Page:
Figure 1 also shows that the dollar’s relative value has gone through a series of multi-year bull-and-bear cycles dating back to the early 1970s. The dollar (as measured by the DXY US Dollar Index) has had three long-term cycles of weakness since 1970 (1970-1980, 1985-1995, and 2003-2011) as well as an equal number of strong-dollar cycles (1980-1985, 1995-2003, and 2011 to early 2020).
But there are signs the dollar’s most recent bout of weakness may be providing fresh momentum for cyclical, international, and emerging-market equities. With COVID-19 vaccines fueling optimism for a worldwide economic recovery, some investors may now find themselves tempted to take a closer look at foreign opportunities at a time when other nations’ currencies are rising in value versus the dollar.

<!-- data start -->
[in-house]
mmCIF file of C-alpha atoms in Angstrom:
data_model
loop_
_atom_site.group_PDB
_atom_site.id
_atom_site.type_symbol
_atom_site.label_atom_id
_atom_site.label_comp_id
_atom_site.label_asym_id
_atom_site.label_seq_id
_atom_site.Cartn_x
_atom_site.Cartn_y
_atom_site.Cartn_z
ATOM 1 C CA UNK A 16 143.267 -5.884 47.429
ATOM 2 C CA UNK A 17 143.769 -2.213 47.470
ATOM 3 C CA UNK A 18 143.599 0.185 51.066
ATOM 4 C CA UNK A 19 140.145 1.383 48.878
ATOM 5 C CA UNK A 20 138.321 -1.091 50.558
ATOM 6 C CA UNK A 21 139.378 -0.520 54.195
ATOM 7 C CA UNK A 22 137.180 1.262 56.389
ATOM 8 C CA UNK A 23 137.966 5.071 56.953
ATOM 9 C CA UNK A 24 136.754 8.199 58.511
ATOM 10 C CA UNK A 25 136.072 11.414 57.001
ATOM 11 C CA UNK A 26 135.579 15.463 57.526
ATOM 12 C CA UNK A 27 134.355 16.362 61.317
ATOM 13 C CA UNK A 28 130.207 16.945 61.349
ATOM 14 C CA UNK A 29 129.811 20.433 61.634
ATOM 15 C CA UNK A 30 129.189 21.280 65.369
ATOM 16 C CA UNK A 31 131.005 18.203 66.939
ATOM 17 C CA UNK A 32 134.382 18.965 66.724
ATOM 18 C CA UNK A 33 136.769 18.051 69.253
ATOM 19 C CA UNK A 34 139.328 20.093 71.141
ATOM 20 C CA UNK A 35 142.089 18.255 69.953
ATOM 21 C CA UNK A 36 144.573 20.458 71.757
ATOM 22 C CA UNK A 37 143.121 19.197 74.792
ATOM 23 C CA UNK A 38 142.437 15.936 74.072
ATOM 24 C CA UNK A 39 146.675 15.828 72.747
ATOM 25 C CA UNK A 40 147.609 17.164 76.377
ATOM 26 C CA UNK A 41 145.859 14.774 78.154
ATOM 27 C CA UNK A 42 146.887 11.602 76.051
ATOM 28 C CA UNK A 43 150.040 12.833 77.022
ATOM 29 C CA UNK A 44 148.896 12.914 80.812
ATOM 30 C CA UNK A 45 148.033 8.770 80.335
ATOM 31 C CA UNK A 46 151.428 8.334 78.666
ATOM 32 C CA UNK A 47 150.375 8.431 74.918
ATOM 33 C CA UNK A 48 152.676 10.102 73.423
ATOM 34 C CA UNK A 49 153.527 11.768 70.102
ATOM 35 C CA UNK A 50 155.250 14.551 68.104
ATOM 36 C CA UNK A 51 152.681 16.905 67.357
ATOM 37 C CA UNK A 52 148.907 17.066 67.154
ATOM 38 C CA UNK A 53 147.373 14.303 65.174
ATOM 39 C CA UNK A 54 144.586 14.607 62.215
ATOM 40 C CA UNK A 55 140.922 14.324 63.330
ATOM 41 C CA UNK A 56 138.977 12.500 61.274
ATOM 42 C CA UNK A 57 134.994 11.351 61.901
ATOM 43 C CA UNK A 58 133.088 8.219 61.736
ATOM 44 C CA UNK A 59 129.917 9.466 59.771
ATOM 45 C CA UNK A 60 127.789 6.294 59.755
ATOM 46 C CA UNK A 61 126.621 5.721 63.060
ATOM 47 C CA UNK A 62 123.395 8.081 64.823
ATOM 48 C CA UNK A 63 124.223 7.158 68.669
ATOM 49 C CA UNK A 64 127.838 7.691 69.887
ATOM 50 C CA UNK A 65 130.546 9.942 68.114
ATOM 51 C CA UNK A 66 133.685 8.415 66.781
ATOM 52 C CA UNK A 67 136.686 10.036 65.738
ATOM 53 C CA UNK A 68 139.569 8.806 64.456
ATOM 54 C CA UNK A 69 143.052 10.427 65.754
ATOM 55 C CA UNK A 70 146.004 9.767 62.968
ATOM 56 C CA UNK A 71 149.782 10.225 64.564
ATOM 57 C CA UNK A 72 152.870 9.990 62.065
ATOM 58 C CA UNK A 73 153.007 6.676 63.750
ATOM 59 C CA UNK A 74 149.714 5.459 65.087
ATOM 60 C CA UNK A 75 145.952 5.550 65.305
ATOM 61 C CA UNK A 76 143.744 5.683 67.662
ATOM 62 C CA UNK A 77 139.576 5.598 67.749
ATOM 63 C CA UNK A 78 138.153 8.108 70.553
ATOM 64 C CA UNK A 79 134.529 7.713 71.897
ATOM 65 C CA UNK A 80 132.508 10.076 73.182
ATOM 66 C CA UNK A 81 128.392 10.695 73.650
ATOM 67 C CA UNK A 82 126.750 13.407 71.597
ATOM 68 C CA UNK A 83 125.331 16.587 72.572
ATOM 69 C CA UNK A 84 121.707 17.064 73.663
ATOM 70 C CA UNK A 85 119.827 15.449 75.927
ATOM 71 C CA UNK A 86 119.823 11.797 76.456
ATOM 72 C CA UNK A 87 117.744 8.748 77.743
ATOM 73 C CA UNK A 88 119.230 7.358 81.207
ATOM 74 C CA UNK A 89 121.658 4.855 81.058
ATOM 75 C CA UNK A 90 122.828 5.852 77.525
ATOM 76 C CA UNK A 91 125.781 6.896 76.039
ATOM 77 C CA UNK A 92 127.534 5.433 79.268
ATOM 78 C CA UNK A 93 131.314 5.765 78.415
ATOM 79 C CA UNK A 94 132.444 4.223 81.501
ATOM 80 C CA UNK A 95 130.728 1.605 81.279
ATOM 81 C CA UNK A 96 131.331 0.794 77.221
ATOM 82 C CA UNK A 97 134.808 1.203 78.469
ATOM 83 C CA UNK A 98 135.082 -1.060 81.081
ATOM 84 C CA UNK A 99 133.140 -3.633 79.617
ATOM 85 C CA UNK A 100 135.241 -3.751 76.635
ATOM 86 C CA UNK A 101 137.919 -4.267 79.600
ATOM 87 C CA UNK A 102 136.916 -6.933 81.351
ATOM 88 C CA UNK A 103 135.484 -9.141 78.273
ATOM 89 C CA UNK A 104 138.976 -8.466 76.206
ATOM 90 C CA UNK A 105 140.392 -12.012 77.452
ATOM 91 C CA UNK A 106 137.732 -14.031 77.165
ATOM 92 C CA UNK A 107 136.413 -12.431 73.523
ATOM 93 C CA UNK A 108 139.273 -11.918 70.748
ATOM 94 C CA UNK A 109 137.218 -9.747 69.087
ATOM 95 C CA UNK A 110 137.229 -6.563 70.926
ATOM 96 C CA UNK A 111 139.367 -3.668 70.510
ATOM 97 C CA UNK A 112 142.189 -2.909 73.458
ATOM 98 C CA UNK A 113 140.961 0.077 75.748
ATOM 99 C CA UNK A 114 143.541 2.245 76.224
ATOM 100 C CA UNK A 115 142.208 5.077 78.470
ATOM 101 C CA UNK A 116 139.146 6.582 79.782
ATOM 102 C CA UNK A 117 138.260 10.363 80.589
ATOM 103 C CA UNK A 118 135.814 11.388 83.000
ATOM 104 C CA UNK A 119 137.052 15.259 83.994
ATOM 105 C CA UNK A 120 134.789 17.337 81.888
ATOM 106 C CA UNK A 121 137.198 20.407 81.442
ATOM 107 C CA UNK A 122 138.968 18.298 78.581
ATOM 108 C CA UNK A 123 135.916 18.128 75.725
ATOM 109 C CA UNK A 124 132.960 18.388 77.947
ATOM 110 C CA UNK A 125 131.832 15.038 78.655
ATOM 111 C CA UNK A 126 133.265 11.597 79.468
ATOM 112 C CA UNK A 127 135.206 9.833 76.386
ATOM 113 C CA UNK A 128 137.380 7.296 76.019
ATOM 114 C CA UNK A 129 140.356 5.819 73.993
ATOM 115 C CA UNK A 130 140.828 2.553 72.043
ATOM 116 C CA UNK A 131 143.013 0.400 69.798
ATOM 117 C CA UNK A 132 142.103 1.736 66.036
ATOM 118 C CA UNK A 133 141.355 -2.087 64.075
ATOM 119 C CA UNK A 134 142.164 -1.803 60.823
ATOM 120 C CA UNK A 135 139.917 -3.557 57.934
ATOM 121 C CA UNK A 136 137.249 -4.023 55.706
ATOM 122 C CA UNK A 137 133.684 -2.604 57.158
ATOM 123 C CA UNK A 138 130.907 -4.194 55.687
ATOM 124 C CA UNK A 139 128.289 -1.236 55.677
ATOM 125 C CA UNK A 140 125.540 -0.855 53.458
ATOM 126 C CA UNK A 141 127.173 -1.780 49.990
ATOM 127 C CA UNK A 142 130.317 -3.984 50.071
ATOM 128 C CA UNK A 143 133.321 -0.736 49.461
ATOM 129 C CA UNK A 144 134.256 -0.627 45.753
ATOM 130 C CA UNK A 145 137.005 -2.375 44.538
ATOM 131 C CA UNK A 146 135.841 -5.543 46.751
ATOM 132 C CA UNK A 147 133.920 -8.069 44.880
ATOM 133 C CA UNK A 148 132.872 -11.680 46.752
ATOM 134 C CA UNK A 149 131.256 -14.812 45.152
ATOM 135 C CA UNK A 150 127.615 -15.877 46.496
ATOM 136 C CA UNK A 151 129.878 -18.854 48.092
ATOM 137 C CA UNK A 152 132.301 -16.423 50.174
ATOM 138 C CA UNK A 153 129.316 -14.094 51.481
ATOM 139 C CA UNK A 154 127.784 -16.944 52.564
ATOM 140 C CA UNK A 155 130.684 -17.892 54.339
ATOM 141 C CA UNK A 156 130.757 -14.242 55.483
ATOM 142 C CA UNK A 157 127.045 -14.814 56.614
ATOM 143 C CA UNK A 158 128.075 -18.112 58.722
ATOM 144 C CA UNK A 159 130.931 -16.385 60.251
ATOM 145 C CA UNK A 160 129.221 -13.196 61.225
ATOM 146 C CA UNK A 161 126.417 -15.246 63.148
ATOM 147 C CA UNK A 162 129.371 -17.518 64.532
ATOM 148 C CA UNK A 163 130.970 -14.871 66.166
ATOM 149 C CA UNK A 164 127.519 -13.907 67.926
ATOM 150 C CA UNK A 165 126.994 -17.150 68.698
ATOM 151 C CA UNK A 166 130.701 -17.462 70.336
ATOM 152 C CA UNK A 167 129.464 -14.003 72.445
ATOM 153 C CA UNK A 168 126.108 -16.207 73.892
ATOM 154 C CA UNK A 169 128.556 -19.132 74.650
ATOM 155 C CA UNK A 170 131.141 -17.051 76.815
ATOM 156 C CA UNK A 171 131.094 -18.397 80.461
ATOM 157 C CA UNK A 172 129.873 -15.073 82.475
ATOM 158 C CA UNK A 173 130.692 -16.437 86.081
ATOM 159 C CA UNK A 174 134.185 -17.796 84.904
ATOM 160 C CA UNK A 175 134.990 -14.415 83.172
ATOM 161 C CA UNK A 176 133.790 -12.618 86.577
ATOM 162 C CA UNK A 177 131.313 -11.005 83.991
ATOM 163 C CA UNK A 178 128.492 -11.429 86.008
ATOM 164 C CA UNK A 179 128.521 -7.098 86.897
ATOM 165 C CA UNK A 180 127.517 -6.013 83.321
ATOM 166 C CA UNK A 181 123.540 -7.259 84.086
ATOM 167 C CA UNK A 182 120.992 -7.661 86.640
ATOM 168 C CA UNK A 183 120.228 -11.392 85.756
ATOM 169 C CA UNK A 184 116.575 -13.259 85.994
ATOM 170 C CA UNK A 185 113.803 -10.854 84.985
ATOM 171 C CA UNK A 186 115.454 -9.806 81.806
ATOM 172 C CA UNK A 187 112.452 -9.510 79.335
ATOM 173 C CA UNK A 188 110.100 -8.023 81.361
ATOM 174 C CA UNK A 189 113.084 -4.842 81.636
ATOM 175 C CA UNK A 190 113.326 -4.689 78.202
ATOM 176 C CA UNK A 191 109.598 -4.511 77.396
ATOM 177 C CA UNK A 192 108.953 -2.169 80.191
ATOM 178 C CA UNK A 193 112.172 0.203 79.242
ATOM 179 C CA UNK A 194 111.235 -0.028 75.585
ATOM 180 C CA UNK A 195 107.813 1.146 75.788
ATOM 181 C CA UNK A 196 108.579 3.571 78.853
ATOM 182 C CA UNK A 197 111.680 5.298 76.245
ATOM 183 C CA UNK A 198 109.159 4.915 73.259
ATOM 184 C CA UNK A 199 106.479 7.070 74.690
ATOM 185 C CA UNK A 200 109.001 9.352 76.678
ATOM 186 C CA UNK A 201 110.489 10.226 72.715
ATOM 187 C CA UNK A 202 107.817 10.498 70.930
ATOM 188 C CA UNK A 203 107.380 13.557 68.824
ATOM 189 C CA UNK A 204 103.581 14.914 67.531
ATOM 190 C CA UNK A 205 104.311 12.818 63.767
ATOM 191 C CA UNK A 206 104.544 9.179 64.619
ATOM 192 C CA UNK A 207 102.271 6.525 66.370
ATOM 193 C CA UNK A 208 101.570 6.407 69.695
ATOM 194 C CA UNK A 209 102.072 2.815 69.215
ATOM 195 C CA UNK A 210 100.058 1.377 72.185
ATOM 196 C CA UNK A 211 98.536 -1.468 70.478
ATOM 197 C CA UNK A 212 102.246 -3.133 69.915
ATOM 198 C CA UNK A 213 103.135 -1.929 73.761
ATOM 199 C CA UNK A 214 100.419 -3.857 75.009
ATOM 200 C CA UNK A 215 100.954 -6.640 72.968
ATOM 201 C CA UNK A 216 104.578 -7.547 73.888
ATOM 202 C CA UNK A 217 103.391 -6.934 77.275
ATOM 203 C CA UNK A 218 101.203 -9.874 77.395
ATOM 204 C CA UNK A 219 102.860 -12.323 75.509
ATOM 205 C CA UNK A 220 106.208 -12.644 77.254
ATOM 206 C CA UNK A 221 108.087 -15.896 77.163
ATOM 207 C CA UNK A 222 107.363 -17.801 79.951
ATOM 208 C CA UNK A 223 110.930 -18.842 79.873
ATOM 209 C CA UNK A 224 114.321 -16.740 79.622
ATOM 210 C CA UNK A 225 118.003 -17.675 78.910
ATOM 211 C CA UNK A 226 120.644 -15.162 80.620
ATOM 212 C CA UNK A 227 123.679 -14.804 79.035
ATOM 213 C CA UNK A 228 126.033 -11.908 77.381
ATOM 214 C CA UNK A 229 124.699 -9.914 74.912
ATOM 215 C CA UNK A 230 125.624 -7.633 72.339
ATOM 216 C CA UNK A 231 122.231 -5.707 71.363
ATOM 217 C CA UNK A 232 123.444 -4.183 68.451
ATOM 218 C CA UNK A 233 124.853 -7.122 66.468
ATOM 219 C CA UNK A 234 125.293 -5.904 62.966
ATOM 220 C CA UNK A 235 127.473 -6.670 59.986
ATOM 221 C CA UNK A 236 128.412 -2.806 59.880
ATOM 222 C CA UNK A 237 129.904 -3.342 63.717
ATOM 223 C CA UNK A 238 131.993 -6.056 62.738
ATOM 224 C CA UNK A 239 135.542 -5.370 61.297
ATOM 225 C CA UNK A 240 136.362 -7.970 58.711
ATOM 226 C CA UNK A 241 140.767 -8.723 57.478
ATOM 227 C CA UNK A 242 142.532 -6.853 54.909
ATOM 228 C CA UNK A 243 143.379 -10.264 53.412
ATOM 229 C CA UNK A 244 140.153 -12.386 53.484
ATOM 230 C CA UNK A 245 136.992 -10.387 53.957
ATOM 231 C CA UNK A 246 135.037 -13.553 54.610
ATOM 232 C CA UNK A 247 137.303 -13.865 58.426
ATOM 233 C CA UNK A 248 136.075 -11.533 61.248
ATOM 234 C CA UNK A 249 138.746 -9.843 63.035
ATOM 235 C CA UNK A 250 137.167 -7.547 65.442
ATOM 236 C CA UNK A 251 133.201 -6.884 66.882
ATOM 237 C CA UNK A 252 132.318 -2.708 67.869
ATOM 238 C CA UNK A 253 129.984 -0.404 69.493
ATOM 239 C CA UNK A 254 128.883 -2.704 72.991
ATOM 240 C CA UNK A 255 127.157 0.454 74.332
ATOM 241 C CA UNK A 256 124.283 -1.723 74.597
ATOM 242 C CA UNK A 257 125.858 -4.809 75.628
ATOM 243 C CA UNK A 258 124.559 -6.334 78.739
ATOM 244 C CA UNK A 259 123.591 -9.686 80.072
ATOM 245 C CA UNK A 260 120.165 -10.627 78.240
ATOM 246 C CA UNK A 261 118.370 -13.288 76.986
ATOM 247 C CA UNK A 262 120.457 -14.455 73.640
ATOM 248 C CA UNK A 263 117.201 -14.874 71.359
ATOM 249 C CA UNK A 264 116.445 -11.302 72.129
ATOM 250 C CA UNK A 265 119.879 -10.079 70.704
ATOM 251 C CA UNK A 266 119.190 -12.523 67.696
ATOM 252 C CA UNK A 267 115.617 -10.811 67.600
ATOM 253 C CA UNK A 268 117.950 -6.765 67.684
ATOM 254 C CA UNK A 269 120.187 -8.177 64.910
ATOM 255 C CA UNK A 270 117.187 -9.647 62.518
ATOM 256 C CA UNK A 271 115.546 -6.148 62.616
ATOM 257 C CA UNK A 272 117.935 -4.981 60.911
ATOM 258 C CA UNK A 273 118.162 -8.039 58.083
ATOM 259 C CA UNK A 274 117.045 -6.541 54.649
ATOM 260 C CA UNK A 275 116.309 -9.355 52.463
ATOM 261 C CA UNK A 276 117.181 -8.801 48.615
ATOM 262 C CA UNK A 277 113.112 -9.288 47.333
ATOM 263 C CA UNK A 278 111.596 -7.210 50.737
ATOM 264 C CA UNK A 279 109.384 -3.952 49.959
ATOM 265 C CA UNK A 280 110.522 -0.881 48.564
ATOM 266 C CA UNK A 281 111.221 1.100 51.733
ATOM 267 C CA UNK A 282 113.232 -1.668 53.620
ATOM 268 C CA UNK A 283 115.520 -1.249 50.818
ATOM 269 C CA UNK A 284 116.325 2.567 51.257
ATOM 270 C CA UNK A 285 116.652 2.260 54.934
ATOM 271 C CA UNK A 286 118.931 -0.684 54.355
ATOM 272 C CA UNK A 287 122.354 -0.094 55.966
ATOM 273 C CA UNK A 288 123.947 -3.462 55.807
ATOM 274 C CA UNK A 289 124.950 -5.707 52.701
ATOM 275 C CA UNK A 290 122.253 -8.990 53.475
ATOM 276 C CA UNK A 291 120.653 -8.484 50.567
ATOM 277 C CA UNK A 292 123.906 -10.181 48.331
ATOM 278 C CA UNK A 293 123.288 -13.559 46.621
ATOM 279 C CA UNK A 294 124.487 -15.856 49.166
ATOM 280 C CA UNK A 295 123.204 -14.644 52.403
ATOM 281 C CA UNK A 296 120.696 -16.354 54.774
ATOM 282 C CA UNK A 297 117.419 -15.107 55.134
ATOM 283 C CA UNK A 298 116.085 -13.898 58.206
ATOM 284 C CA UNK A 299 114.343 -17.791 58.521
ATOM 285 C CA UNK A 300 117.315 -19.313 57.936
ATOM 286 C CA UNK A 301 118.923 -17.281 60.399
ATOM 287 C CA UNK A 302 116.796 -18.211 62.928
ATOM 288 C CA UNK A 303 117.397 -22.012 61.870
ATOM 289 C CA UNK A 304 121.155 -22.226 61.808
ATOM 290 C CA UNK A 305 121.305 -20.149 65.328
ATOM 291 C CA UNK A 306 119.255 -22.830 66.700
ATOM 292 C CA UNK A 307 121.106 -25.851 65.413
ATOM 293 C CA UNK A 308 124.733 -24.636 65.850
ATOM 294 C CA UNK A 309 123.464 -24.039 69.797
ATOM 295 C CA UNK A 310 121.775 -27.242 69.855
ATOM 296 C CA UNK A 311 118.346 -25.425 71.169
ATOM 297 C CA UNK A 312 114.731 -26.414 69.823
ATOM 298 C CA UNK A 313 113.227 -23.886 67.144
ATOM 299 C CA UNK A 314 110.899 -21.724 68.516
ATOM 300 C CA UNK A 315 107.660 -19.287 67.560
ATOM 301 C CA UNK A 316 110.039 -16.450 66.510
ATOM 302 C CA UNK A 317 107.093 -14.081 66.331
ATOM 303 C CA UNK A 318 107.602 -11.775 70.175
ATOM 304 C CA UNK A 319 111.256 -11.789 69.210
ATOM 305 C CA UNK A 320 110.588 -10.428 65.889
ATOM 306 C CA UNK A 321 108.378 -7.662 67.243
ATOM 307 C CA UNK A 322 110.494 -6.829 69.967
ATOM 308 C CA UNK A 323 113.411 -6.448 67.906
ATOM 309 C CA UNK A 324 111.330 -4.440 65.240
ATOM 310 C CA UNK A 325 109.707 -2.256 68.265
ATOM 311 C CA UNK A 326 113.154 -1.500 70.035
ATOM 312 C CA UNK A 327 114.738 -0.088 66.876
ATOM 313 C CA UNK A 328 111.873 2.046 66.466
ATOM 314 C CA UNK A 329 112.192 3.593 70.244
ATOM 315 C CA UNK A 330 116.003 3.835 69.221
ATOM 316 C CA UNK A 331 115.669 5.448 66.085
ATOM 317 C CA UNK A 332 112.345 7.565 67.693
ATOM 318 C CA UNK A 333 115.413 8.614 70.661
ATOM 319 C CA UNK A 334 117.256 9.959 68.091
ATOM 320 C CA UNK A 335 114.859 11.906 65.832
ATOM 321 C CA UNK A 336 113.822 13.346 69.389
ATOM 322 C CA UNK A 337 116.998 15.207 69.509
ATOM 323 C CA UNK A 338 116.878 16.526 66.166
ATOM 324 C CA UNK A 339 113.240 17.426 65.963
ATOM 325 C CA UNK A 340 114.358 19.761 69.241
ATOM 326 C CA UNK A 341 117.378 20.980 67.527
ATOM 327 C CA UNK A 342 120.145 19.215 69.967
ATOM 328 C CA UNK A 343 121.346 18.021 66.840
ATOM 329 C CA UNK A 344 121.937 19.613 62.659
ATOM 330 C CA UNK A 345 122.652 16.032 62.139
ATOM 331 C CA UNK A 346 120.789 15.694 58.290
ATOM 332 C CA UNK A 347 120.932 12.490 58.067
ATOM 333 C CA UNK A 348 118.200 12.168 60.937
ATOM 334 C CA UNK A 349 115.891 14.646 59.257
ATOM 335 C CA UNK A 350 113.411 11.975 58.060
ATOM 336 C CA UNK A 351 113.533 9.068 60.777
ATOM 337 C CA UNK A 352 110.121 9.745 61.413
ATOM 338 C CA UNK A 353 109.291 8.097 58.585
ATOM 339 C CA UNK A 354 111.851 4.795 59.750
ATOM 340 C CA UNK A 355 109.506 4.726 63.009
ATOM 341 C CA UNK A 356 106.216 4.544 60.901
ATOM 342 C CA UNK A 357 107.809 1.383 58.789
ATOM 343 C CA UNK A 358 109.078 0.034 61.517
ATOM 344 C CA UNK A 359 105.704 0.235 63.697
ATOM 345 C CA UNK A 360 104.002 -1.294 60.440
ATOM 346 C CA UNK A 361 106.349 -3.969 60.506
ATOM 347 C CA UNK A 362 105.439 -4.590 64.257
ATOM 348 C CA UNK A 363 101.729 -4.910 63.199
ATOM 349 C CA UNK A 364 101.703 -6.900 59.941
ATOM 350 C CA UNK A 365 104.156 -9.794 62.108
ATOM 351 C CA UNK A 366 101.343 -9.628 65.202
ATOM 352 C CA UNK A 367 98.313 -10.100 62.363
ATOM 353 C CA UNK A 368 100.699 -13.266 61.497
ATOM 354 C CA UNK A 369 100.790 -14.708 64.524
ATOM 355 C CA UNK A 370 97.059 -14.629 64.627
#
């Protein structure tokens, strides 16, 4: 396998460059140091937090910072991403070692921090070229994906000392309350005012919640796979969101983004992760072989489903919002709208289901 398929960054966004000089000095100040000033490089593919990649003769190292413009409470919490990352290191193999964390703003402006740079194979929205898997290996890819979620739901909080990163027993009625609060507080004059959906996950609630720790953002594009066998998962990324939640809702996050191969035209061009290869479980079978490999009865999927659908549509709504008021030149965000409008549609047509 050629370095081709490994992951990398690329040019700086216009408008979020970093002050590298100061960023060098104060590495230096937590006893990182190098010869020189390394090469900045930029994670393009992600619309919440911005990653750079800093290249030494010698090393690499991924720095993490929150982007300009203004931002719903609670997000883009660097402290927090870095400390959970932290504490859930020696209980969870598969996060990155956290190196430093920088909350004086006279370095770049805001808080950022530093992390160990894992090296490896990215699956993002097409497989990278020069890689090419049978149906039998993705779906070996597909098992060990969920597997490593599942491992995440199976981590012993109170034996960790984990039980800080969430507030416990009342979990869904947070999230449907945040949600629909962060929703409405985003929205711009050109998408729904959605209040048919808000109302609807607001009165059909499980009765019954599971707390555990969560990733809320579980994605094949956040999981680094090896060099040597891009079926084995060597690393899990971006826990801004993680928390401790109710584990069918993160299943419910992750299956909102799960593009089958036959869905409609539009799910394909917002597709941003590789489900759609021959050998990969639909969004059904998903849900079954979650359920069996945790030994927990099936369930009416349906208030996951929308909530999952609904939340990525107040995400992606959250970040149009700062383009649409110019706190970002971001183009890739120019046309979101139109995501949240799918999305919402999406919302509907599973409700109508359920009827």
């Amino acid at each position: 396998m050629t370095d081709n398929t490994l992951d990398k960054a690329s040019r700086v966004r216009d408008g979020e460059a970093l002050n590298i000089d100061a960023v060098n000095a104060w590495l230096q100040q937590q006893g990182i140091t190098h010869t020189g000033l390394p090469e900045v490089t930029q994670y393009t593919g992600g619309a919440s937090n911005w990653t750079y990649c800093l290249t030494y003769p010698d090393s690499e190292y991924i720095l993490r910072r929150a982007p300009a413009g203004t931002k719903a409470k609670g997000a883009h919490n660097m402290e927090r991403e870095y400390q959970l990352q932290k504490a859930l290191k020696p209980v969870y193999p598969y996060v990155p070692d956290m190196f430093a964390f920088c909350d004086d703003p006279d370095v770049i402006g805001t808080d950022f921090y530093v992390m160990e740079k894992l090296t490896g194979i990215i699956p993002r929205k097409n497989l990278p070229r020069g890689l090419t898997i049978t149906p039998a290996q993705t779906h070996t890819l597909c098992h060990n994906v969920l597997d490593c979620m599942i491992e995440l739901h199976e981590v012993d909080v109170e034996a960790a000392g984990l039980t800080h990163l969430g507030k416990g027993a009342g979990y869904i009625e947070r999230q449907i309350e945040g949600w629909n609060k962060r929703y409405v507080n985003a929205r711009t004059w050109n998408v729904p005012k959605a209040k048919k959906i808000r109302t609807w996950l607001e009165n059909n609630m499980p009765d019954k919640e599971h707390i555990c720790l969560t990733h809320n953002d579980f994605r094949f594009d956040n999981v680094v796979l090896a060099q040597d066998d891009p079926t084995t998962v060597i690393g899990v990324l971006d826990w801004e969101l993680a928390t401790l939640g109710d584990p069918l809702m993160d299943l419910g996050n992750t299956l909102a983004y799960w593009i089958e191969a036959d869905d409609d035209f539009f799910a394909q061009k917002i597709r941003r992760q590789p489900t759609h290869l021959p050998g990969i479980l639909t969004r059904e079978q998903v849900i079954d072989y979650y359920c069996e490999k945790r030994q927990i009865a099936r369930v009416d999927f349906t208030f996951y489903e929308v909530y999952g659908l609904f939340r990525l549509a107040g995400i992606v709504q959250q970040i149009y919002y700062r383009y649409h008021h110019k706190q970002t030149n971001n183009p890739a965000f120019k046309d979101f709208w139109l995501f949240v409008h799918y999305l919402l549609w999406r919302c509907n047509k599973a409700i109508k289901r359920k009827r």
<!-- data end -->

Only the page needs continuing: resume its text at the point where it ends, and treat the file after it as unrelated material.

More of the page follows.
It's safe to say that one currency's weakness logically becomes a rival currency's strength.
While most economists wisely caution against simplistic explanations for the cyclical nature of international outperformance, it’s safe to say that one currency’s weakness logically becomes a rival currency’s strength. For example, the same weak US dollar that raises the price of foreign imports for US customers (think German cars or French wines) is also likely to lift the purchasing power for holders of foreign currencies—at least for those consumers and companies that happen to be in the market for US imports priced in dollars.